‘12:08 East of Bucharest’: revolutionary rendevous

Article published on Jan. 8, 2007
Article published on Jan. 8, 2007

This article has not been vetted by an editor at Paris HQ

From the set of a local television station, three madcap characters attempt to understand what happened in their sleepy Romanian town the day that communism died

In Romanian director Corneliu Porumboiu's entertaining first comedy, it is December 22. It is also the sixteenth anniversary of the Romanian revolution which ended Nicolae Ceauescu’s communist regime. Virgil Jderescu, owner of a local television station, organises a televised debate to mark the occasion, with the help of Piscoci (a pensioner) and Manescu (history teacher and local drunkard). These three participants in the show try to prove a bizarre theory - did a revolution really take place in their little town, east of the Romanian capital?

A poster from the square where the supposed revolution took place. It is the only prop that the lead character can use to transport his viewers back to that December morning which changed Romania’s history. They meticulously try to reconstruct historic moments in that square, as they were experienced by each person in a completely different way. For example, surreal phone calls, testifying to the truth of the past, are transmitted live on the programme.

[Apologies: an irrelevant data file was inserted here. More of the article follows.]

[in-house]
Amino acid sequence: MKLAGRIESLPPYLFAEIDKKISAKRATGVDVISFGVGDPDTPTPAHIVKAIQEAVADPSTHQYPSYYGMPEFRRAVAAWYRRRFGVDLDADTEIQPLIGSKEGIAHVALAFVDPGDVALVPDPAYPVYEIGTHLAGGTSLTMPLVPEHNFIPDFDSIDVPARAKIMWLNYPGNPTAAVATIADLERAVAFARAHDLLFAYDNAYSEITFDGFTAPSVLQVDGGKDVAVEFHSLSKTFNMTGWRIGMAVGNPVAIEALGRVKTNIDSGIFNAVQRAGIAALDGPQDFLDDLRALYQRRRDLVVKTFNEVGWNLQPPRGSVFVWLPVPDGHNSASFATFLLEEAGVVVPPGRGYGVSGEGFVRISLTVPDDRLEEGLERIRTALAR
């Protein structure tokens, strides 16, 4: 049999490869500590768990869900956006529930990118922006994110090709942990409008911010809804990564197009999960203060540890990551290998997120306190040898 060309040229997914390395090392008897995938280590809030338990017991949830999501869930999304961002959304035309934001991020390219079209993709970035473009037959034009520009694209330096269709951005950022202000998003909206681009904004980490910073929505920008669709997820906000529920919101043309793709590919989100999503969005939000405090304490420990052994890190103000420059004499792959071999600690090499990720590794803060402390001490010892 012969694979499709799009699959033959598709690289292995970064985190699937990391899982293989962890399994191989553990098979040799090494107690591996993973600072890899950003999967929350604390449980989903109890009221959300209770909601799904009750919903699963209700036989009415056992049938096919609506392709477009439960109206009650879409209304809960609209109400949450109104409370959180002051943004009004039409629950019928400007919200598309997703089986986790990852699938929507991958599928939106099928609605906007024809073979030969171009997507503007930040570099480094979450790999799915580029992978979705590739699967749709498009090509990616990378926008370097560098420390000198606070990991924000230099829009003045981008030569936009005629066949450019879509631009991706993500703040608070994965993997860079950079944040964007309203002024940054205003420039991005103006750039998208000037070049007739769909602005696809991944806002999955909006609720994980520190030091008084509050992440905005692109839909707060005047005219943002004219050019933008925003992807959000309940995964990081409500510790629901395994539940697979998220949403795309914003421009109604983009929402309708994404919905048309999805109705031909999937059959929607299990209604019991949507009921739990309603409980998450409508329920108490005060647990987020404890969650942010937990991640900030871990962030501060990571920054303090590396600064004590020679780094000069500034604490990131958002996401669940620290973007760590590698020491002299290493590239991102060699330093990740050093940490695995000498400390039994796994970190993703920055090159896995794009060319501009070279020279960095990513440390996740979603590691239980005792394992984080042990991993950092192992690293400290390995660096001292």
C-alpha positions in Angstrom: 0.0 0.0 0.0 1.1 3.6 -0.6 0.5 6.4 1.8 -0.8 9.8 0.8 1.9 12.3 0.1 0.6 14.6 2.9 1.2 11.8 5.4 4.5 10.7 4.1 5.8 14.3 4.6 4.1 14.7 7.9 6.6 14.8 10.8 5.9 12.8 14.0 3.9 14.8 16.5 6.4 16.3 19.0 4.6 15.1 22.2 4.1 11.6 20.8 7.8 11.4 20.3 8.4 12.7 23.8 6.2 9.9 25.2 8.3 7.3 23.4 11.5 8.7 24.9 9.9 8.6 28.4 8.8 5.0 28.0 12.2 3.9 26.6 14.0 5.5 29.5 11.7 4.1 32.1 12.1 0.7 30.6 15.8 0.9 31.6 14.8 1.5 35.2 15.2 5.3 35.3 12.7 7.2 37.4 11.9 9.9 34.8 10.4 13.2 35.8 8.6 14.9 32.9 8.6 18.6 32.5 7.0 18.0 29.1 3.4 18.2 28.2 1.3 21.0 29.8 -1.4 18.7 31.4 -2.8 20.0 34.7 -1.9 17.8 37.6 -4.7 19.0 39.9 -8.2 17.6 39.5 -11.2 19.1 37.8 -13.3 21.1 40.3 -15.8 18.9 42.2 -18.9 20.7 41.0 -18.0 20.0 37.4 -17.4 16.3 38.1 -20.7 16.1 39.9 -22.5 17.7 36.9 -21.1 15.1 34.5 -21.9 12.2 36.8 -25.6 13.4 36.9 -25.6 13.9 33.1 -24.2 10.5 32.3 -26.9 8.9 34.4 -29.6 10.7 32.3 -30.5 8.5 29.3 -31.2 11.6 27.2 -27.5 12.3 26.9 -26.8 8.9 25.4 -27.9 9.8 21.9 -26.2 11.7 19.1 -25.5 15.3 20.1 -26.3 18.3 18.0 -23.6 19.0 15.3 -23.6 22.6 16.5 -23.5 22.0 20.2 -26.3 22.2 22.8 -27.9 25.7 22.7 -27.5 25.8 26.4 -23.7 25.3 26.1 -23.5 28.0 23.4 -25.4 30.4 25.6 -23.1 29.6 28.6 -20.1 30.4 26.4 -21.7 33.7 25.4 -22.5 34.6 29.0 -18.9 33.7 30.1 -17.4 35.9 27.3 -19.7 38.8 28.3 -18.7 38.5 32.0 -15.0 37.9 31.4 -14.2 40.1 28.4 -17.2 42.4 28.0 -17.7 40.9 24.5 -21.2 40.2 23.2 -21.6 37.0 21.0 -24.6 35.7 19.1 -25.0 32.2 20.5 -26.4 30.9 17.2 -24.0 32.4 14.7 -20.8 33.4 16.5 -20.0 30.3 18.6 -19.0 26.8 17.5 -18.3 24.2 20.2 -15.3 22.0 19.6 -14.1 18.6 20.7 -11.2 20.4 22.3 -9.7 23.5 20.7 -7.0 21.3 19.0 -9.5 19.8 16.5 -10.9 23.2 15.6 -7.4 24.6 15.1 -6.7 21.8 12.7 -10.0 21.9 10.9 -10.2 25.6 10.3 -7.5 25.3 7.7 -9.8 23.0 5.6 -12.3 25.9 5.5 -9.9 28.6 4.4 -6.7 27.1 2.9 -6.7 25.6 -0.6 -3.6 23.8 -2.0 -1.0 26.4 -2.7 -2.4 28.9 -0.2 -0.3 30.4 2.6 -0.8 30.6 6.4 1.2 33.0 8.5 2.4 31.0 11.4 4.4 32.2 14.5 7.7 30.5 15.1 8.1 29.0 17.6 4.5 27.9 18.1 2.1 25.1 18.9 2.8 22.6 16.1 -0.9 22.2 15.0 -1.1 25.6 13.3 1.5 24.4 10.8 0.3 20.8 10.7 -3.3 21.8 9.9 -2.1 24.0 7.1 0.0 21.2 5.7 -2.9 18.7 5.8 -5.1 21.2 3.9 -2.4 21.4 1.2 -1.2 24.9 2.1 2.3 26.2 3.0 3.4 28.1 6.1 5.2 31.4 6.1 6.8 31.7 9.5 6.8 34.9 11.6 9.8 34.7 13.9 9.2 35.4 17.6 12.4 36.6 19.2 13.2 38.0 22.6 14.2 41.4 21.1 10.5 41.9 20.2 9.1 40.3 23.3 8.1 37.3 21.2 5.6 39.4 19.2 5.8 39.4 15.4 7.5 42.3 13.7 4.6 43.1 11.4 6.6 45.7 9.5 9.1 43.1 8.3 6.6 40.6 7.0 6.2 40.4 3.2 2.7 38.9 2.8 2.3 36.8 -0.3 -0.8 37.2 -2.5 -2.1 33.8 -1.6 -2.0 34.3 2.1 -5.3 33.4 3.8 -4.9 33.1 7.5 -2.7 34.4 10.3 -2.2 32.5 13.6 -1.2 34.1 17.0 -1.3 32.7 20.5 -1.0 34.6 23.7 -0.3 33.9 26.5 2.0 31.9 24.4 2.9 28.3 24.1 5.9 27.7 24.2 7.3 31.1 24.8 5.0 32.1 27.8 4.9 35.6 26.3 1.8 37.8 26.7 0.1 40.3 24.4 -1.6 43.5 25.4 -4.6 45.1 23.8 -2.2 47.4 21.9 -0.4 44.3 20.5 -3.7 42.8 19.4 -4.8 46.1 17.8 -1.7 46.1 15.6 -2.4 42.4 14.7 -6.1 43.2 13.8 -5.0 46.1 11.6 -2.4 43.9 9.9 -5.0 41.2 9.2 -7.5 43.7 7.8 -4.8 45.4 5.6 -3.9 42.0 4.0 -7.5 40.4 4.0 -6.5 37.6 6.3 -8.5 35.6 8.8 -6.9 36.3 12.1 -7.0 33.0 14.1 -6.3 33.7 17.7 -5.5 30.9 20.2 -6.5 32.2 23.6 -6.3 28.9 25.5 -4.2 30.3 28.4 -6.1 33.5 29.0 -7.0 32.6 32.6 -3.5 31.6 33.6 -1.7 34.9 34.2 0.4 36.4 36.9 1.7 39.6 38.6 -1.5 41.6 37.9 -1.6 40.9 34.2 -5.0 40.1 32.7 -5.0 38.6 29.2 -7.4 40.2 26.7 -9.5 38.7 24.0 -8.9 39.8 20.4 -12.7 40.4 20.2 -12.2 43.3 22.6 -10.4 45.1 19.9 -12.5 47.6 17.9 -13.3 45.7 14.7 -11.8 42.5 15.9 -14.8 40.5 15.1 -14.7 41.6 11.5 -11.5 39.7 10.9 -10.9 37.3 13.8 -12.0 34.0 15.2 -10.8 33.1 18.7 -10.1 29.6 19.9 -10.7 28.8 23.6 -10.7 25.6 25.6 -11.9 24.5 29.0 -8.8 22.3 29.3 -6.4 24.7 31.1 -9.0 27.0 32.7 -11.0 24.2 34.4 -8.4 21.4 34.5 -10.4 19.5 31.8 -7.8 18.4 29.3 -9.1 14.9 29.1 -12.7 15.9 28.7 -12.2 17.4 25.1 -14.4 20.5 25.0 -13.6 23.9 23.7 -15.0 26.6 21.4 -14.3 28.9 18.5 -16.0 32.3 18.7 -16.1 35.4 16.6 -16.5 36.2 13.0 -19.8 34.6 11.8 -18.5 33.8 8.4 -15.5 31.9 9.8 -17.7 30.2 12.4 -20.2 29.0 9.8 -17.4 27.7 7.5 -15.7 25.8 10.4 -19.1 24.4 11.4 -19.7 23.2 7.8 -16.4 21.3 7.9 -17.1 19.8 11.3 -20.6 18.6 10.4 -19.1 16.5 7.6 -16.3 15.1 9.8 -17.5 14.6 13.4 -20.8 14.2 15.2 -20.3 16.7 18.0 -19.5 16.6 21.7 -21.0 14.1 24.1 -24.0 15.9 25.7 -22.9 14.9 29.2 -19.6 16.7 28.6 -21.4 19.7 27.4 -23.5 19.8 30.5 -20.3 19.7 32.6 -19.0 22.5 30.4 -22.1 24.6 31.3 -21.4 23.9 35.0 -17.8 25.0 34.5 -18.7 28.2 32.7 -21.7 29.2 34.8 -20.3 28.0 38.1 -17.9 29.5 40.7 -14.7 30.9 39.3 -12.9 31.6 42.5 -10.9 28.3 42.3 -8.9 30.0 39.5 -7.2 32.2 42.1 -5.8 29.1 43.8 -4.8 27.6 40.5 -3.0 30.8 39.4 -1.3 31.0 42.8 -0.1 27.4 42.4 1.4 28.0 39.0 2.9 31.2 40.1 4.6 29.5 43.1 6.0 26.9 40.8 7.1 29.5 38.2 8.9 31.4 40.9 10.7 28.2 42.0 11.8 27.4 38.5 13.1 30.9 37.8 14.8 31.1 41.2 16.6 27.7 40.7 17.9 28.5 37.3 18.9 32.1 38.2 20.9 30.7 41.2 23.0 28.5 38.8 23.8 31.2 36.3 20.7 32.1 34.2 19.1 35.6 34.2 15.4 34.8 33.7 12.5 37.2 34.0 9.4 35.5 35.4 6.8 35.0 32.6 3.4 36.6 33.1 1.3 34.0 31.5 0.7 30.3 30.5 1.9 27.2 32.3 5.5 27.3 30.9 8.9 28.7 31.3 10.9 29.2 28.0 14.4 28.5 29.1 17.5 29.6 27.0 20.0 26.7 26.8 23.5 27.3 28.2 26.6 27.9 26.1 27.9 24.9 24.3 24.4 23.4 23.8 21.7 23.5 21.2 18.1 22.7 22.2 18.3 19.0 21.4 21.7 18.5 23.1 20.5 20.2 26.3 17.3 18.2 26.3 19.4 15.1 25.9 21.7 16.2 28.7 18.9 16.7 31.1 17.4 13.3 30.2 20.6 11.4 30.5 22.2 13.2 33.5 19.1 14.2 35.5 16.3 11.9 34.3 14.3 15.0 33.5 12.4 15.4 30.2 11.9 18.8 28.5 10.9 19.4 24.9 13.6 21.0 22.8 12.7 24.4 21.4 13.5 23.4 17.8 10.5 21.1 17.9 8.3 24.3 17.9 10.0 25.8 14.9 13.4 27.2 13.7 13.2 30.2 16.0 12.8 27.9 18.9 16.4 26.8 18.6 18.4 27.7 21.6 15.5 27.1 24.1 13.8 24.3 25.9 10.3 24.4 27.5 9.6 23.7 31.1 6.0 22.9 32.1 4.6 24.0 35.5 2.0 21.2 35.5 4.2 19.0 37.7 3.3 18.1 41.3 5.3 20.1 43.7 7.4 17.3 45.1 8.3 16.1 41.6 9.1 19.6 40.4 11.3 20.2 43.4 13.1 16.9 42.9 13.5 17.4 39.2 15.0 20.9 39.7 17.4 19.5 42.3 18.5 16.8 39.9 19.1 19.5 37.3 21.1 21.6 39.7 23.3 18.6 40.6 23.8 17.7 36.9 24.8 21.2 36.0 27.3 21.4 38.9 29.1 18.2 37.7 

Sleeping giant

12:08 East of Bucharest is a low-budget film, but two things are worthy of mention. It has a smart script, which provokes roars of laughter from the audience. It’s rife with situations that verge on absurdity, led by the central trio played by Mircea Andreescu, Ion Sapdaru and Teo Corban. The more serious the characters try to be, the funnier things get.

It also has an innate ability to go beyond geographical borders. No-one could have imagined, before now, that a low-budget Romanian film would be sold to ten countries at the most recent Cannes Market (the Co-production Office); that it would be awarded the Golden Camera (for best first-time director) during Directors’ Fortnight at Cannes; or even that it would creep into the final four nominations for Best Script at the most recent European Cinema Awards, held in Warsaw on December 2.

For the viewer, there is an additional challenge; who can say for certain, after watching the film, whether a revolution did indeed take place in Romania on December 22, 1989?

The film premieres in France and Belgium on January 10, 2007, and was released in Hungary on December 14, 2006